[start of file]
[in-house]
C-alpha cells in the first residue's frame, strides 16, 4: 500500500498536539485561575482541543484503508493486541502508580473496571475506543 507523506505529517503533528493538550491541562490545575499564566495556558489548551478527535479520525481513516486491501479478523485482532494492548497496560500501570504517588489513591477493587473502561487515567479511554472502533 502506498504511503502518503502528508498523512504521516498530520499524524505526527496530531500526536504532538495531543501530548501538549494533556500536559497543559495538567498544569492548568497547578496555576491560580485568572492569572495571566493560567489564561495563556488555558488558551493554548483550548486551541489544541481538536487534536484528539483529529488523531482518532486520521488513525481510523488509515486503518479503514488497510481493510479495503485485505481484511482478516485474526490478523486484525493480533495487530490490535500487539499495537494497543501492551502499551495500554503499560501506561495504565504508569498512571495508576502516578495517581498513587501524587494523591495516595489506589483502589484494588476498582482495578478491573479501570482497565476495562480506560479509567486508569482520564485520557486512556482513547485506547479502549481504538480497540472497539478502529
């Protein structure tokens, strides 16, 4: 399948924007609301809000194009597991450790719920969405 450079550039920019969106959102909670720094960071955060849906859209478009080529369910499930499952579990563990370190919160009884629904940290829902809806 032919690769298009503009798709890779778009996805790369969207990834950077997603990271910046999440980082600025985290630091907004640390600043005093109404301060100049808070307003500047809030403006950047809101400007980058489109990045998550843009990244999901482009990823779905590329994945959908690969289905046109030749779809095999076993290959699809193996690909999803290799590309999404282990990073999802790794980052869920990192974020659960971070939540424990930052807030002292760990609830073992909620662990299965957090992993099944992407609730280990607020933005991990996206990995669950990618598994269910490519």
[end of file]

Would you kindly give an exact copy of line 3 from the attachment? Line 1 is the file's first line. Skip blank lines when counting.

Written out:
């Protein structure tokens, strides 16, 4: 399948924007609301809000194009597991450790719920969405 450079550039920019969106959102909670720094960071955060849906859209478009080529369910499930499952579990563990370190919160009884629904940290829902809806 032919690769298009503009798709890779778009996805790369969207990834950077997603990271910046999440980082600025985290630091907004640390600043005093109404301060100049808070307003500047809030403006950047809101400007980058489109990045998550843009990244999901482009990823779905590329994945959908690969289905046109030749779809095999076993290959699809193996690909999803290799590309999404282990990073999802790794980052869920990192974020659960971070939540424990930052807030002292760990609830073992909620662990299965957090992993099944992407609730280990607020933005991990996206990995669950990618598994269910490519």